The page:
You don’t buy a motorcycle for transportation, in my opinion. Sure, when you turn your car in at the shop, you might use your bike, but that’s an exception. As a general rule, bikes don’t have enough cargo space, they’re too vulnerable to foul weather, and they’re entirely too expensive. No, you have a car for transportation, and you have a bike because it’s fun.
Cars are boxes, and their occupants (aside from those who live a little and drive convertibles) are very much “inside.” They’re protected from the elements, hidden from the wind, and climate-controlled. At times they’re so stuffy that the gastrological behavior of a passenger in the back seat can ruinously disturb the driver up front. And as far as I’m concerned, drivers are spectators to the scenery and a world that swiftly passes them by. They are simply relocating from point A to point B. What lies between the two goes largely unnoticed.
But then there are the motorcycles. You have the wind in your face, regardless of the speed. You have the 20 degree wind chill (at 60mph) to factor into any weather report. You have bug guts slathered across various areas of your
leathers and motorcycle helmet (or windshield), and perhaps a few on your face. When it rains, you get wet; and when the road is treacherous, you stand a chance of seeing it even more closely – pinned under your bike in a skid. Riding is a real-time interaction with the scenery, the weather, the road, the buffeting wind, and the bike itself – constantly. Whereas drivers occupy the mental wasteland between their starting points and their destinations, riders are always precisely where they need and want to be: riding. Not spectators, but participants.
If I were to close my eyes while riding (and I assure you that I don’t), I would still know where I was. Aside from the freedom and thrill of the riding itself, my favorite aspect is the smell. It changes constantly, and it always tells you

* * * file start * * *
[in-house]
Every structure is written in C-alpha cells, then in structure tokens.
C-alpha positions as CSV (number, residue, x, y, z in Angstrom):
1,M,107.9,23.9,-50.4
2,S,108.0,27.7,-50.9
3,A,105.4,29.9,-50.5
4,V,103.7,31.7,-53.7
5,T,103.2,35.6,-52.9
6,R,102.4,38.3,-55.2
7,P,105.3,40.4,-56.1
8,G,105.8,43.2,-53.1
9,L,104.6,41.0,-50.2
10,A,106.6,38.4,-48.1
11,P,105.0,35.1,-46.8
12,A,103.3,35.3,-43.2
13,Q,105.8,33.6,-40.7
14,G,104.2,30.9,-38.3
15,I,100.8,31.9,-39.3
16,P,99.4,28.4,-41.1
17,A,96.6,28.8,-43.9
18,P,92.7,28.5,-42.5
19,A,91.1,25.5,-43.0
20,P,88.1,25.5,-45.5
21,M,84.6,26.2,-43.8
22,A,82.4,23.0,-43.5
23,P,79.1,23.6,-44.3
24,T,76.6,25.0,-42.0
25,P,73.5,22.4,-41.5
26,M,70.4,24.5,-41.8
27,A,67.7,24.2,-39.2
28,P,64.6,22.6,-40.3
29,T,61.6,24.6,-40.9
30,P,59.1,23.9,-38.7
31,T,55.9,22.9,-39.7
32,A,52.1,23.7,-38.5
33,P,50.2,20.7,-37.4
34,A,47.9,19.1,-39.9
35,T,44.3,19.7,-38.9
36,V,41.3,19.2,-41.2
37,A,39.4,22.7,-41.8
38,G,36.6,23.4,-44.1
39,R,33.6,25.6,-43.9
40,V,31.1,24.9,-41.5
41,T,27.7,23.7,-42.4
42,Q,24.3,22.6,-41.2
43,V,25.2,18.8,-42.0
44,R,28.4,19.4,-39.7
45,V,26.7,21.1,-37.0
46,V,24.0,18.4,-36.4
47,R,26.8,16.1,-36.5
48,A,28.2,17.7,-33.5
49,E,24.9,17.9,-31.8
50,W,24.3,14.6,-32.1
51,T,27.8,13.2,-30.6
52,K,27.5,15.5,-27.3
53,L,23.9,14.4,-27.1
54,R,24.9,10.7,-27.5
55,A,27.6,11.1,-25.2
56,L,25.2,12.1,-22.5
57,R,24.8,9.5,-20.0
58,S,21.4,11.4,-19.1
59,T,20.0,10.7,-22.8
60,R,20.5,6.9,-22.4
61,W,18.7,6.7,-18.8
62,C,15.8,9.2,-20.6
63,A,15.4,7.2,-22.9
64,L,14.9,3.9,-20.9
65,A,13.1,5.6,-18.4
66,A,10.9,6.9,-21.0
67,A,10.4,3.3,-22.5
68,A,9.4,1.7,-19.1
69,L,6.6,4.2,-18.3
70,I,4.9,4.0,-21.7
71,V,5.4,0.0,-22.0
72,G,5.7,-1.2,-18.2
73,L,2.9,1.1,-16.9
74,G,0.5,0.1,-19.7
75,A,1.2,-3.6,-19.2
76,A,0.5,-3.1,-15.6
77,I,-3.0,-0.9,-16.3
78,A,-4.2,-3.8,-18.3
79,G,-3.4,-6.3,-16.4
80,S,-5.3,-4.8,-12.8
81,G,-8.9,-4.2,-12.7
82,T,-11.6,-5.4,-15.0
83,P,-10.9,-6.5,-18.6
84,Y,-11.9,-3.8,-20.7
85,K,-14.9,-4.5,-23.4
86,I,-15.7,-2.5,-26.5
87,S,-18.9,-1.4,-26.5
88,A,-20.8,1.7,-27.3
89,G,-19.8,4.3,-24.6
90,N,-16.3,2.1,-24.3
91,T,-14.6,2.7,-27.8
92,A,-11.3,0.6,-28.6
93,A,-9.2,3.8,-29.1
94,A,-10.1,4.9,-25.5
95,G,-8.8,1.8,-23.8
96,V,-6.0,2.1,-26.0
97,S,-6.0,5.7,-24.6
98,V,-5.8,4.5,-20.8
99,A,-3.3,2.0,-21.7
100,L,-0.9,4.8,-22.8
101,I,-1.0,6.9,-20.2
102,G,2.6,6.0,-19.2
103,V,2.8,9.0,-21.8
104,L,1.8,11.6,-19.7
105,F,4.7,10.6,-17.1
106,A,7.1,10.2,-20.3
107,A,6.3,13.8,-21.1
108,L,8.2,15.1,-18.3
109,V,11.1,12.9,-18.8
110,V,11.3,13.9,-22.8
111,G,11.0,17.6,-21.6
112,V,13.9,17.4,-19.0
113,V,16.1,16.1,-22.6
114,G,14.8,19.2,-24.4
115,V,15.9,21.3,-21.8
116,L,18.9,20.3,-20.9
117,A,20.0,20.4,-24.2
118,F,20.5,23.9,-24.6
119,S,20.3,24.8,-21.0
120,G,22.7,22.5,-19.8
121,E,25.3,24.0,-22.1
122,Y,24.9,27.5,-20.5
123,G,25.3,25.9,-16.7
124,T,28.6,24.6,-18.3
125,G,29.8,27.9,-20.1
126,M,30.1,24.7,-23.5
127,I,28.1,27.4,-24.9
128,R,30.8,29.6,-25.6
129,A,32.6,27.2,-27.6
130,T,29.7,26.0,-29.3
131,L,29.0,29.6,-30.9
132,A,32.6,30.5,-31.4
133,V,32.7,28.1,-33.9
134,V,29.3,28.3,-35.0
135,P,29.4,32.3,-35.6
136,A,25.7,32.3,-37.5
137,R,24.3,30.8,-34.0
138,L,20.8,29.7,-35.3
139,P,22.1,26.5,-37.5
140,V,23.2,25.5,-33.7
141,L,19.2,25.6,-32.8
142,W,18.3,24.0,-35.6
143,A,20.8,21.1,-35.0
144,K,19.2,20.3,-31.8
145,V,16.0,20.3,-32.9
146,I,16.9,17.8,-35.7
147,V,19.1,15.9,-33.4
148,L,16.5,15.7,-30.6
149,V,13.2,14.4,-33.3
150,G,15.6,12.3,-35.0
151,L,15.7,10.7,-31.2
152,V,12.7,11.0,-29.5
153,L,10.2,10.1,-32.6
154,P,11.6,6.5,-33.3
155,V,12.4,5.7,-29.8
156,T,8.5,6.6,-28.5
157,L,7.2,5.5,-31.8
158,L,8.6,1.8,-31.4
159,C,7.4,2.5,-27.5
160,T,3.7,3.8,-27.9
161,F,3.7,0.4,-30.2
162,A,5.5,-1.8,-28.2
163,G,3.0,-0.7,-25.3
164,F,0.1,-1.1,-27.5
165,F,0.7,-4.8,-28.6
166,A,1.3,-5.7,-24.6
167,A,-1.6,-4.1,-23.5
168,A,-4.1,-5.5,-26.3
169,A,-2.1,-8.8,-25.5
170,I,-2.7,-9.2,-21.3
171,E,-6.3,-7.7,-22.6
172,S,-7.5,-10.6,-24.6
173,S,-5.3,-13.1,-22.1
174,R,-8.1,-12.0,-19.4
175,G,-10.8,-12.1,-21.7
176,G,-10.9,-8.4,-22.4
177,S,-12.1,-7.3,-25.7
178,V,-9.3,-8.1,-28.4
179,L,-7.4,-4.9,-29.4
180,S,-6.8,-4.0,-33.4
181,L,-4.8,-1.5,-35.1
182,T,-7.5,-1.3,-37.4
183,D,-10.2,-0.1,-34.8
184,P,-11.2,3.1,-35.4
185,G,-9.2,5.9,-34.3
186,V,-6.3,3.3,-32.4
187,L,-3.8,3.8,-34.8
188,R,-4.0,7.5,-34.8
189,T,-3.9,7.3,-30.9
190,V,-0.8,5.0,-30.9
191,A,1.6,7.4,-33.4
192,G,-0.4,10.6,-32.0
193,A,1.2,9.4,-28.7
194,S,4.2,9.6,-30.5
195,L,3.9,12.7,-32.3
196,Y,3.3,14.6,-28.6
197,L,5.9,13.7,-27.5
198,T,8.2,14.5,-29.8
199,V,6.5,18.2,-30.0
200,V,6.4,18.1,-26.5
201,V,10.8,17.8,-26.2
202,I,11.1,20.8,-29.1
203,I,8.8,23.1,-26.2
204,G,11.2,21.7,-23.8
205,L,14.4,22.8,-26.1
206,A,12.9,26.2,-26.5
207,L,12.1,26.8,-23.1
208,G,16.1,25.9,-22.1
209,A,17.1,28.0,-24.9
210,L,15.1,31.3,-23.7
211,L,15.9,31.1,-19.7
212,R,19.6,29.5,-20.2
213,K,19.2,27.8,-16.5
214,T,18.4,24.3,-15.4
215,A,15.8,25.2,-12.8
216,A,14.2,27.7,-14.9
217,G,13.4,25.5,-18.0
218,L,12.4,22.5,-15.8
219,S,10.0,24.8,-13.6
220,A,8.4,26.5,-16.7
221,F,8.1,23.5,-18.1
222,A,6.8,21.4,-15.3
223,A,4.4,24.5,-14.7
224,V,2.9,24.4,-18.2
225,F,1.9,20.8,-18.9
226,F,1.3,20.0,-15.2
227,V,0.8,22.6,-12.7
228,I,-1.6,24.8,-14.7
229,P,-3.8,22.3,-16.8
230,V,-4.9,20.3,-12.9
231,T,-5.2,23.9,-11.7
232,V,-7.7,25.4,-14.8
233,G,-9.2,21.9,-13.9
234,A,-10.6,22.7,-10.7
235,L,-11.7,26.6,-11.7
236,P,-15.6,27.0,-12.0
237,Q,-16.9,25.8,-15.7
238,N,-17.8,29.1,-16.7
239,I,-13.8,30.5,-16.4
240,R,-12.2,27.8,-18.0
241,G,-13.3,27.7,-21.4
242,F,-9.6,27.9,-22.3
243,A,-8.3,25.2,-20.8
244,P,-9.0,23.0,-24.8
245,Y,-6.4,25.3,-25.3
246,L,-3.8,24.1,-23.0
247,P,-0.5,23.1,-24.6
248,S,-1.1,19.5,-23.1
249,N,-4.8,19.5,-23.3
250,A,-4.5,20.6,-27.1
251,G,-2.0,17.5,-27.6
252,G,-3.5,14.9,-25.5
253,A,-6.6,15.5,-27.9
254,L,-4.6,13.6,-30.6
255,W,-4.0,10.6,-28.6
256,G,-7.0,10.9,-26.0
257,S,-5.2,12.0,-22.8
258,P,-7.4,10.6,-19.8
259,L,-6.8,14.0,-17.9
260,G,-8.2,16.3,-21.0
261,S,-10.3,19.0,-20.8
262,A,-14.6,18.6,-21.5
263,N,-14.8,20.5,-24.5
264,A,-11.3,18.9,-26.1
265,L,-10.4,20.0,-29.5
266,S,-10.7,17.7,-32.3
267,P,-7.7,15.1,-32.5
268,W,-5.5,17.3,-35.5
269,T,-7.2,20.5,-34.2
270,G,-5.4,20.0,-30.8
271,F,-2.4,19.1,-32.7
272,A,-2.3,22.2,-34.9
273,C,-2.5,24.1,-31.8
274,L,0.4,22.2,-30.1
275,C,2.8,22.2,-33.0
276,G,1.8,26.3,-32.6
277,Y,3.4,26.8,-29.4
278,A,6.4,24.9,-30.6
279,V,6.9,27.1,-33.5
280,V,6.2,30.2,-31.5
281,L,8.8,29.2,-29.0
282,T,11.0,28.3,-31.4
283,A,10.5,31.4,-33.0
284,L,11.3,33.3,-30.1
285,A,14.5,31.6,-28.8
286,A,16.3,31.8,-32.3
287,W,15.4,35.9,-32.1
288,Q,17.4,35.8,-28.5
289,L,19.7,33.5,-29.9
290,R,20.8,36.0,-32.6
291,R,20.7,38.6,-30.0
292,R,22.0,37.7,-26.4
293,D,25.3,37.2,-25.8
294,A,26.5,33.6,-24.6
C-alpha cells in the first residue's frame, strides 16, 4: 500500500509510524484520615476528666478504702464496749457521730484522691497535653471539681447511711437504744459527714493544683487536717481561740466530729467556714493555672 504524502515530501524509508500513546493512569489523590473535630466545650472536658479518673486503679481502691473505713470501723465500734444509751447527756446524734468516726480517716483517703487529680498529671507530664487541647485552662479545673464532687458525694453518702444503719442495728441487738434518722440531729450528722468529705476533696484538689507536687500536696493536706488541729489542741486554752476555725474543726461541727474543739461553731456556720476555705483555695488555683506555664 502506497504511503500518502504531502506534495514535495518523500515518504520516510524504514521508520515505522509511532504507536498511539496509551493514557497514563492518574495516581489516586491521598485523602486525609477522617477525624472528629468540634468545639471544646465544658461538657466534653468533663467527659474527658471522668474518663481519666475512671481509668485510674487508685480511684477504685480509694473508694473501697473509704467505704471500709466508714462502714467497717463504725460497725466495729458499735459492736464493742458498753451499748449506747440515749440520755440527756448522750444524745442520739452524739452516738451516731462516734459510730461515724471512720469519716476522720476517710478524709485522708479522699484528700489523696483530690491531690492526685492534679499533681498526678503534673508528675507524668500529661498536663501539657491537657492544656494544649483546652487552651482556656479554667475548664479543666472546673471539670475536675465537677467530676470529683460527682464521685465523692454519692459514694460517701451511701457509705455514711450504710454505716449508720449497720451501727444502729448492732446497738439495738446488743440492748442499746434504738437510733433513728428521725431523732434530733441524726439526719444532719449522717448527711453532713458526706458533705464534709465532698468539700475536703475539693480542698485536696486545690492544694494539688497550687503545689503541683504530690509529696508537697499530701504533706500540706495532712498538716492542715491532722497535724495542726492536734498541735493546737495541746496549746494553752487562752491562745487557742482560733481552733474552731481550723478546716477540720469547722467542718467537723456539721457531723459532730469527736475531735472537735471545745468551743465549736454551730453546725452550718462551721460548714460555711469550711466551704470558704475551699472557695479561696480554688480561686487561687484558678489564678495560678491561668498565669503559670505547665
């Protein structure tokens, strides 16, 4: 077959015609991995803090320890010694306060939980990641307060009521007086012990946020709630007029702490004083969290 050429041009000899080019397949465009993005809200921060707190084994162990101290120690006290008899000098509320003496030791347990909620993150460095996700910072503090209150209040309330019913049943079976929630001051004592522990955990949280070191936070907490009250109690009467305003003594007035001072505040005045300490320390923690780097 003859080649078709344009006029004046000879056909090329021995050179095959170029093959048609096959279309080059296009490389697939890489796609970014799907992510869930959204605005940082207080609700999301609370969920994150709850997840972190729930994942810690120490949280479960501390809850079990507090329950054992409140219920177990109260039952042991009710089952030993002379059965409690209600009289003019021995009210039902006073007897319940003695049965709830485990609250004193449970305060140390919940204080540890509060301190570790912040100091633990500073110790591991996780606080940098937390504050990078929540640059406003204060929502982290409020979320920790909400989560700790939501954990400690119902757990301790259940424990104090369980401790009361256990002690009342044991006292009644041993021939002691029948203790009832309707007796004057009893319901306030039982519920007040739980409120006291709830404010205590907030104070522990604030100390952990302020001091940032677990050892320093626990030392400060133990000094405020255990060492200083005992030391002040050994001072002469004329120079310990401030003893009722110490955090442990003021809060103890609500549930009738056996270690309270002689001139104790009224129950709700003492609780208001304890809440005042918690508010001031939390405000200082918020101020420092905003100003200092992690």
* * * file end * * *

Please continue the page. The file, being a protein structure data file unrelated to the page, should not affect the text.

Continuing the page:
something. One moment it’s a skunk, and the next a cow pasture. Then it’s fresh-cut hay, or the dead leaves of autumn. In the Appalachians it’s wet rocks and moss. In downtown areas it’s the occasional whiff of marijuana, then
exhaust, then asphalt and rubber, then somebody’s grill in the back yard. On Sunset Boulevard in Los Angeles, it’s a virtual cloud of marijuana, movie theater popcorn, and the distinct aroma of weird. At random intervals along any
road, it’s roadkill. Regardless, it changes with the scenery, and I like it. Drivers miss every bit of this.
When they aren’t punching at their cell phones or wishing they’d reached their destinations, drivers might look about long enough to remember a billboard or a particularly rough section of road. I will remember how an area smelled. Then I will remember that I was on my bike at the time, and then I will remember how much I enjoyed it. It didn’t matter where I was going, or where I came from; it mattered that I enjoyed the ride. Why? Well, it’s easy. I didn’t pass a place; I was in it.